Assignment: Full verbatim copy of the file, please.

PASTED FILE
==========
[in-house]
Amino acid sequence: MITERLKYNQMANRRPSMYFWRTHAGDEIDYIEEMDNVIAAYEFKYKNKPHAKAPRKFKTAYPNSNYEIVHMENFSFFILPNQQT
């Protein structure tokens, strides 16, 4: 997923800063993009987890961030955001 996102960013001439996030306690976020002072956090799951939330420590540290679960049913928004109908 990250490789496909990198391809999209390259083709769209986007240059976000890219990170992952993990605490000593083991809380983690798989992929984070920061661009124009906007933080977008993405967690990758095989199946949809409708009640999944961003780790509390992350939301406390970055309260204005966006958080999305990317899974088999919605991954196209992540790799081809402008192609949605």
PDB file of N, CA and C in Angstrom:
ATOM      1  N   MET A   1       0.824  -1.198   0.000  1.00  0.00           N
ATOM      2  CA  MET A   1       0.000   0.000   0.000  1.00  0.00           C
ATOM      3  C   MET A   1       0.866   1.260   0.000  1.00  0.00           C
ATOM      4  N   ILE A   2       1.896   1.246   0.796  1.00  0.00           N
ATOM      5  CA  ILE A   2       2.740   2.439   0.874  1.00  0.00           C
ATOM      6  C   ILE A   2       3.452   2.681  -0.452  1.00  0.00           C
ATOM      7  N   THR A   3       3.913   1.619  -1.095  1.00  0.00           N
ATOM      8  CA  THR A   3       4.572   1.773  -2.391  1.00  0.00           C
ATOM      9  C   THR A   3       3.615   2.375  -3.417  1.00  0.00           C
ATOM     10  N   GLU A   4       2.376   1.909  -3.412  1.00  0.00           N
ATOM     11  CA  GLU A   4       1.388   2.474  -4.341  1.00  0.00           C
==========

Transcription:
[in-house]
Amino acid sequence: MITERLKYNQMANRRPSMYFWRTHAGDEIDYIEEMDNVIAAYEFKYKNKPHAKAPRKFKTAYPNSNYEIVHMENFSFFILPNQQT
């Protein structure tokens, strides 16, 4: 997923800063993009987890961030955001 996102960013001439996030306690976020002072956090799951939330420590540290679960049913928004109908 990250490789496909990198391809999209390259083709769209986007240059976000890219990170992952993990605490000593083991809380983690798989992929984070920061661009124009906007933080977008993405967690990758095989199946949809409708009640999944961003780790509390992350939301406390970055309260204005966006958080999305990317899974088999919605991954196209992540790799081809402008192609949605």
PDB file of N, CA and C in Angstrom:
ATOM      1  N   MET A   1       0.824  -1.198   0.000  1.00  0.00           N
ATOM      2  CA  MET A   1       0.000   0.000   0.000  1.00  0.00           C
ATOM      3  C   MET A   1       0.866   1.260   0.000  1.00  0.00           C
ATOM      4  N   ILE A   2       1.896   1.246   0.796  1.00  0.00           N
ATOM      5  CA  ILE A   2       2.740   2.439   0.874  1.00  0.00           C
ATOM      6  C   ILE A   2       3.452   2.681  -0.452  1.00  0.00           C
ATOM      7  N   THR A   3       3.913   1.619  -1.095  1.00  0.00           N
ATOM      8  CA  THR A   3       4.572   1.773  -2.391  1.00  0.00           C
ATOM      9  C   THR A   3       3.615   2.375  -3.417  1.00  0.00           C
ATOM     10  N   GLU A   4       2.376   1.909  -3.412  1.00  0.00           N
ATOM     11  CA  GLU A   4       1.388   2.474  -4.341  1.00  0.00           C